The Dangers Of Using Baby Neck Floats, According To FDA

The Independent

What exactly are neck floats? For those with babies, these are common swim staples. For those who are unfamiliar with it, these are inflatable plastic rings that are designed to cradle the head of the child while he or she floats on water.

While parents get neck floats for safety purposes, statistics show that there is 1 death and 1 hospitalization that have been brought about by these floating aids.

There was a safety communication that was issued last June 28 by the U.S. Food and Drug Administration (FDA). They had sent out a warning to parents, caregivers, and healthcare providers about these neck floats. They sad that these should not be used on babies for water therapy interventions. This becomes especially crucial for infants who have developmental delays or special needs. Included on the list are spina bifida, spinal muscular atrophy (SMA) type 1, Down syndrome, and cerebral palsy.

Reports showed that one baby had already died from this. Another one was also hospitalized after acquiring injuries that were related to the use of neck floats. Both reports showed that the person in charge was not directly monitoring the baby, according to the statement made. The agency was also open to the possibility that some cases may not have been reported.

All about Neck Floats

In gist, neck floats are inflatable plastic rings meant to be used by infants when they’re in water. These can be placed the neck in order to hold the head up while the baby floats. There are brands of floats out there specifically marketed for infants as young as 2 weeks old. There are also manufacturers claiming that their products cater to babies with conditions like spina bifida, spinal muscular atrophy (SMA) type 1, Down syndrome, cerebral palsy, or traumatic brain injury (TBI). Then there are those that promote their products as a tool that can be utilized by therapists particularly when doing water therapy. Parents have also been known to use these during bathing time and while their baby is in the pool or ocean.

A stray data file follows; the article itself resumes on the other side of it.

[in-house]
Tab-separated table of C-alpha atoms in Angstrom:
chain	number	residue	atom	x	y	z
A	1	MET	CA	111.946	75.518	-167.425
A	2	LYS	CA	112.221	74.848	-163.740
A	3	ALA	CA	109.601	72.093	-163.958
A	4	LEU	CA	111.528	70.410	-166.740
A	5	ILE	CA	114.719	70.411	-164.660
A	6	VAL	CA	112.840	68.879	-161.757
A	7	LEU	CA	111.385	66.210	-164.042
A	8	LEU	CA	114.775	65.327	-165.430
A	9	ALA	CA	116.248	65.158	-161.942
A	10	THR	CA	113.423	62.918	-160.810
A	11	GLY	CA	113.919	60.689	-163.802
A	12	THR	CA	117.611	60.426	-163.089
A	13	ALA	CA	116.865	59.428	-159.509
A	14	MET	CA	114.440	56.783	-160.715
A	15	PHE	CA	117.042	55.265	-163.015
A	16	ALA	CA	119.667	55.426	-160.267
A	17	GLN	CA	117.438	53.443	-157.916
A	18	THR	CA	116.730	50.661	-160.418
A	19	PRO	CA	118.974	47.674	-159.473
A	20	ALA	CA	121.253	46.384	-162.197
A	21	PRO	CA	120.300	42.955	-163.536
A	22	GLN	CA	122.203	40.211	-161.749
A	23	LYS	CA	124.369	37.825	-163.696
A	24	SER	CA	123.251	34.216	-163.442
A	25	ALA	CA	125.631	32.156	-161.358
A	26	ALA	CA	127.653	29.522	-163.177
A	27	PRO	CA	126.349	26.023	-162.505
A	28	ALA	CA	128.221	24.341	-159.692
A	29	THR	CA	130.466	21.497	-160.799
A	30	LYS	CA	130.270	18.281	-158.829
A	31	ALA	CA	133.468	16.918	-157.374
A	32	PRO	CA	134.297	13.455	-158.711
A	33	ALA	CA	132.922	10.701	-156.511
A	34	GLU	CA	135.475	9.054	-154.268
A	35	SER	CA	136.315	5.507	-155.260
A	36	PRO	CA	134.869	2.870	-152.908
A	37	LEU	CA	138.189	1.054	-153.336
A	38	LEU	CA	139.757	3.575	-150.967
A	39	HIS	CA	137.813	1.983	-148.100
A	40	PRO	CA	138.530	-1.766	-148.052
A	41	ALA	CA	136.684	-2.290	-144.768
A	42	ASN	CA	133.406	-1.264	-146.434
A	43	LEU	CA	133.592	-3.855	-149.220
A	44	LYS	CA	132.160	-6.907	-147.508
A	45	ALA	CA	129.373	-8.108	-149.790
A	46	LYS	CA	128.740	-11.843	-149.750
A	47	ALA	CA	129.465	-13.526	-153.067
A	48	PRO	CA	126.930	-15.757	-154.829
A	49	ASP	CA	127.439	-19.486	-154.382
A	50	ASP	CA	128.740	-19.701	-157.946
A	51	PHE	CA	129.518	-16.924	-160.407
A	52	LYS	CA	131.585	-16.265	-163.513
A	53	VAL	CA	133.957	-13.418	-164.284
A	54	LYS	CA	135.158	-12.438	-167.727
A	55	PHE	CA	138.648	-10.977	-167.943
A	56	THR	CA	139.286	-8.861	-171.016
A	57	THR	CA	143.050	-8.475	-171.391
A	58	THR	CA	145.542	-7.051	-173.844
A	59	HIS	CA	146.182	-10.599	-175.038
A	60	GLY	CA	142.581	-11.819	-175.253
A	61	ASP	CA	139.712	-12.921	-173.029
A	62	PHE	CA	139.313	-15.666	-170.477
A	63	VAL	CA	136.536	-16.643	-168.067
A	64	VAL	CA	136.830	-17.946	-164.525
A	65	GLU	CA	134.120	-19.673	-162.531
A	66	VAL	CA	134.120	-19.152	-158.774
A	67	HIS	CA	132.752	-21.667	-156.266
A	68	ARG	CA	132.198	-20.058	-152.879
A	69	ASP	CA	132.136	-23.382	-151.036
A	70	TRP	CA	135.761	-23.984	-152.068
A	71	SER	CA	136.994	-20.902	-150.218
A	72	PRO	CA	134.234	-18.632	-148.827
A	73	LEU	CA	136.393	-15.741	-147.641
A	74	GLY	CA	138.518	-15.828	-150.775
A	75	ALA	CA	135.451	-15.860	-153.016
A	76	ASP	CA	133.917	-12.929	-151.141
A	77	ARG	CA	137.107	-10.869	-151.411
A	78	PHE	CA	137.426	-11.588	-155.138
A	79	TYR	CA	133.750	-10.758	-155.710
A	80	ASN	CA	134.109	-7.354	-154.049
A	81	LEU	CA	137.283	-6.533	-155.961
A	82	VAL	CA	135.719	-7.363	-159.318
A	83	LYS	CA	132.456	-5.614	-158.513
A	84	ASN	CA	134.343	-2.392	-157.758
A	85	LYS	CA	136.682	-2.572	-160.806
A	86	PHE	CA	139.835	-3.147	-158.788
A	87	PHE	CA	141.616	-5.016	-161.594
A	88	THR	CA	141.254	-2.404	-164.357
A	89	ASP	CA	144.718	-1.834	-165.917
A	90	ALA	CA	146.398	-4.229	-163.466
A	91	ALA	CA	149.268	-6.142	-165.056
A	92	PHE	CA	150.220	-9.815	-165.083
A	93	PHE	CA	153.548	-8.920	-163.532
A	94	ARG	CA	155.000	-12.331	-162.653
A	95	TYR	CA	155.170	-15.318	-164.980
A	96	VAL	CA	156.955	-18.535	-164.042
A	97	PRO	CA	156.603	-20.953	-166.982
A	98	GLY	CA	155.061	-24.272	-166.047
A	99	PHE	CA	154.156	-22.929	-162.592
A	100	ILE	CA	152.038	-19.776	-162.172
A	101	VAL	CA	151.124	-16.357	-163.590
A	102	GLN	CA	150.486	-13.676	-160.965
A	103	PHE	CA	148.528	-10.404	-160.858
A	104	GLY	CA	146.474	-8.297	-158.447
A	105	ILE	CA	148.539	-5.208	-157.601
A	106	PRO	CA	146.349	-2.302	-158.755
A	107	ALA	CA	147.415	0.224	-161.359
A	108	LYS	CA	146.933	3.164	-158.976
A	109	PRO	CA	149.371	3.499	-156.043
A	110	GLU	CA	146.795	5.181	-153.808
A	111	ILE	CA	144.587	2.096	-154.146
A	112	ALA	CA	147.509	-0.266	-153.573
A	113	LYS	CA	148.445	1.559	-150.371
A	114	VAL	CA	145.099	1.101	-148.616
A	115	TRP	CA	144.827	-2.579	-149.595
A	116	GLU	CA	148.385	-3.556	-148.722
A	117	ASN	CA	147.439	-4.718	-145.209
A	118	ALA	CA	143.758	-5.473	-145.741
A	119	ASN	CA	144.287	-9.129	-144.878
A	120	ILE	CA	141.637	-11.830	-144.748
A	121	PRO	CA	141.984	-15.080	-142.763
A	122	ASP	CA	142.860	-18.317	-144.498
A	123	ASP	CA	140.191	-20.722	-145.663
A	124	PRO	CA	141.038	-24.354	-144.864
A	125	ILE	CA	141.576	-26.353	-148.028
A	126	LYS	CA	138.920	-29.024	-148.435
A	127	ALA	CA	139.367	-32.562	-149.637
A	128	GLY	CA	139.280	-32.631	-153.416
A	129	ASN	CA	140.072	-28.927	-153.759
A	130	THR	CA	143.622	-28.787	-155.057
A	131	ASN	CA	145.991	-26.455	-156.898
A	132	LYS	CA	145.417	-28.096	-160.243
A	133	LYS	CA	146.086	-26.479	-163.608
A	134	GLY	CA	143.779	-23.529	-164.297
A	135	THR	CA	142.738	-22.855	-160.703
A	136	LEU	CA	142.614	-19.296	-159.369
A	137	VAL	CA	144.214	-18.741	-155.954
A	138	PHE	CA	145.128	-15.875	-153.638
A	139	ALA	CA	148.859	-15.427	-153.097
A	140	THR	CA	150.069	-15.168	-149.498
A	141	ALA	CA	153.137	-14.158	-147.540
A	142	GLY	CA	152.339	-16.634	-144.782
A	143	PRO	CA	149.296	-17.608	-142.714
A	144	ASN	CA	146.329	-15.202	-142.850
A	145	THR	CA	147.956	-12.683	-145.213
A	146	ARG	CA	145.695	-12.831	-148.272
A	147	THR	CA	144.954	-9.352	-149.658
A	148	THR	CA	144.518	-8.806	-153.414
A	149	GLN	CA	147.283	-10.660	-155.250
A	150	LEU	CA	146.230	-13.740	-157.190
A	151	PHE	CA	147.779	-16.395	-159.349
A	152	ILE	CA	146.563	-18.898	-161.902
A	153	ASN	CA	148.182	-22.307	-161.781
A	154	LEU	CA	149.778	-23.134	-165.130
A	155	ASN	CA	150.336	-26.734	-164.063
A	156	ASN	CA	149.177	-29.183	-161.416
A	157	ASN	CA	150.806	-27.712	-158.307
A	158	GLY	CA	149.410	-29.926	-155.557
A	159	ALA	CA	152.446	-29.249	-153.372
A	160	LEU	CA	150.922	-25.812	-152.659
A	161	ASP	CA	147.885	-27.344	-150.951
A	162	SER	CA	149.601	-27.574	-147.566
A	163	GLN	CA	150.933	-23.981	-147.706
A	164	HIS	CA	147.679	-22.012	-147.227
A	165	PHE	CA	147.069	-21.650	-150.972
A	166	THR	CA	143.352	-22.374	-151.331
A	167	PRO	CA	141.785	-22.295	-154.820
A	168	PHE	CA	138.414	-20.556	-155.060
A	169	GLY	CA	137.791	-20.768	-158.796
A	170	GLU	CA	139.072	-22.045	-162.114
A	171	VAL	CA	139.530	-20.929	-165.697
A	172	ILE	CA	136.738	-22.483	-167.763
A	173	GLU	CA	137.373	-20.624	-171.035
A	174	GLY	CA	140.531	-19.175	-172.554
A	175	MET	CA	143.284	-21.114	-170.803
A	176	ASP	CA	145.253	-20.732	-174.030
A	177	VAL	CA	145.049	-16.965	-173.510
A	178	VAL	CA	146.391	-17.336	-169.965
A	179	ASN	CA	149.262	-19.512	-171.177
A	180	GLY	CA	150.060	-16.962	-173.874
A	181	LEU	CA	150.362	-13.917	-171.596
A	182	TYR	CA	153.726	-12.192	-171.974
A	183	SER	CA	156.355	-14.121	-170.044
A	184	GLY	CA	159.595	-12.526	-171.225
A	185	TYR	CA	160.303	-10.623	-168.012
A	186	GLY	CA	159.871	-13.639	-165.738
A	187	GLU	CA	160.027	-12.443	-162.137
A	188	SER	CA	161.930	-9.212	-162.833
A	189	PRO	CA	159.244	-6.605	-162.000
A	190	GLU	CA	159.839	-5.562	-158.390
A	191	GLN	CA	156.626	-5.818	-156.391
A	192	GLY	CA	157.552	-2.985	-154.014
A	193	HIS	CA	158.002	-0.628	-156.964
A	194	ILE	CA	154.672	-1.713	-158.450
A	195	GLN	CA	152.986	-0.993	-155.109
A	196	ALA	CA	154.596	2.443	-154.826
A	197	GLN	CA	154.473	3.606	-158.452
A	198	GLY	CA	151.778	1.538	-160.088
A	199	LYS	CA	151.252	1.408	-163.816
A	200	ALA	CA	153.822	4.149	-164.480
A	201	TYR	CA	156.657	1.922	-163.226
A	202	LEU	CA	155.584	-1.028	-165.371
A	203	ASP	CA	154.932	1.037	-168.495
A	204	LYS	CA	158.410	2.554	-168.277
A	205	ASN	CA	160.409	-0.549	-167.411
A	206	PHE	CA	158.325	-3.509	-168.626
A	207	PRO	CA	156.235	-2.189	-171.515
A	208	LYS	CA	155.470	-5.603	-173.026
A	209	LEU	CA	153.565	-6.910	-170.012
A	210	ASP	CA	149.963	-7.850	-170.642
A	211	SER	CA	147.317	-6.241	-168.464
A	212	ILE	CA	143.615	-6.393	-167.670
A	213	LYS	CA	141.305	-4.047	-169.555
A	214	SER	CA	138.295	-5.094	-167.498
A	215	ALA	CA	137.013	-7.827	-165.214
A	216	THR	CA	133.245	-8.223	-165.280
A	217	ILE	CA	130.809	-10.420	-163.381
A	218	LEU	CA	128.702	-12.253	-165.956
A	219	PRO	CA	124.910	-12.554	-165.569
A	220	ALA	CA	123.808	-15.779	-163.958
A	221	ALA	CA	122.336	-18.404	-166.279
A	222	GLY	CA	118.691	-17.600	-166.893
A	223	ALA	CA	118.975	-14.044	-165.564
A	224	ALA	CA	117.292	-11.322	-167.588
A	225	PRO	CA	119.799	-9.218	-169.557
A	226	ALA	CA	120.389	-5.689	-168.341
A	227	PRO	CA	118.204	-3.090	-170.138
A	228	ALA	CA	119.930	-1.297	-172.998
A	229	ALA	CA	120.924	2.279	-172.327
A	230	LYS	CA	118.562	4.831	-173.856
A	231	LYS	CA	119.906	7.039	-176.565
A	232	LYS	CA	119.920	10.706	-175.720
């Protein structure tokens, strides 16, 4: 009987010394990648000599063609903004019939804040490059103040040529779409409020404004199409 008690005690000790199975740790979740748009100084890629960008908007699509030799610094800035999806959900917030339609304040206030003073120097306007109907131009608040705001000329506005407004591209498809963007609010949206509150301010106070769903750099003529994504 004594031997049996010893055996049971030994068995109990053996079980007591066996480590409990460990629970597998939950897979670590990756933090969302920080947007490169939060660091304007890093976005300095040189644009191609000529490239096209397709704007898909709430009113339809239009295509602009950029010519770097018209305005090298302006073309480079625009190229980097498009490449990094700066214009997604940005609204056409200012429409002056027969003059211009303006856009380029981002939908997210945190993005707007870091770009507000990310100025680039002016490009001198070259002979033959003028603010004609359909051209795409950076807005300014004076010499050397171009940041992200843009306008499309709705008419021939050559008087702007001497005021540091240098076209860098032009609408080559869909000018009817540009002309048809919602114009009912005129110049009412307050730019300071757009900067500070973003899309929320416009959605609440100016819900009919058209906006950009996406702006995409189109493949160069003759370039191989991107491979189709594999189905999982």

Zero Data on the Benefits of Neck Floats

“There is no data to support these neck floaties. So I think that is the most important piece for parents to know,” said Sarah Denny, MD. She is a pediatrician at Nationwide Childrens Hospital in Columbus, Ohio. She is also a spokesperson for the AAP. This was her statement in an interview she made with ABC News.

“The other thing is, when it comes to water safety, nothing inflatable is considered a water safety tool. We have personal flotation devices and U.S. Coast Guard–approved life jackets that we can recommend. But none of those would be something that a child would put around their neck.”

“The FDA came out with their warning and we don’t as an academy speak against specific items. But from a safety standpoint, I would encourage parents to not use these items,” Denny also added.

Neck Floats Don’t Fully Protect Infants from Drowning or Neck Injuries

There are several risks involved when it comes to using baby neck floats. These include death due to drowning and suffocation, and strain and injury to a baby’s neck. This was according to the FDA. Babies who have been diagnosed with special needs like spina bifida or SMA type 1 may be at increased risk for serious injury.

“The use of neck floats in babies with special needs can lead to increased risk of neck strain and injury,” the FDA said when they were asked to give a recommendation to parents and caregivers.

While it’s generally believed that death or serious injury brought about by neck floats is rare, everyone, especially healthcare providers, parents, and caregivers should be made aware of the facts because they do happen, said the agency.


Experts Do Not Encourage Using Floats of Any Kind

The American Academy of Pediatrics has given swim tips to those who need education. They do not advice the use of swimming aids such as floaties. According to them, these inflatables shouldn’t be treated as a substitute for approved life jackets. The thought often gives parents a false sense of security. Yet, reality has proven otherwise.

The organization recommends something else. They basically said that children should never be left alone in or near a pool. Someone needs to keep an eye on them at all times. There needs to be close adult supervision. There is no better way to avoid injuries or drowning. And whenever children 5 years old or younger are in or around water, an adult must be nearby. It’s also recommended that the adult be trained to swim and perform CPR.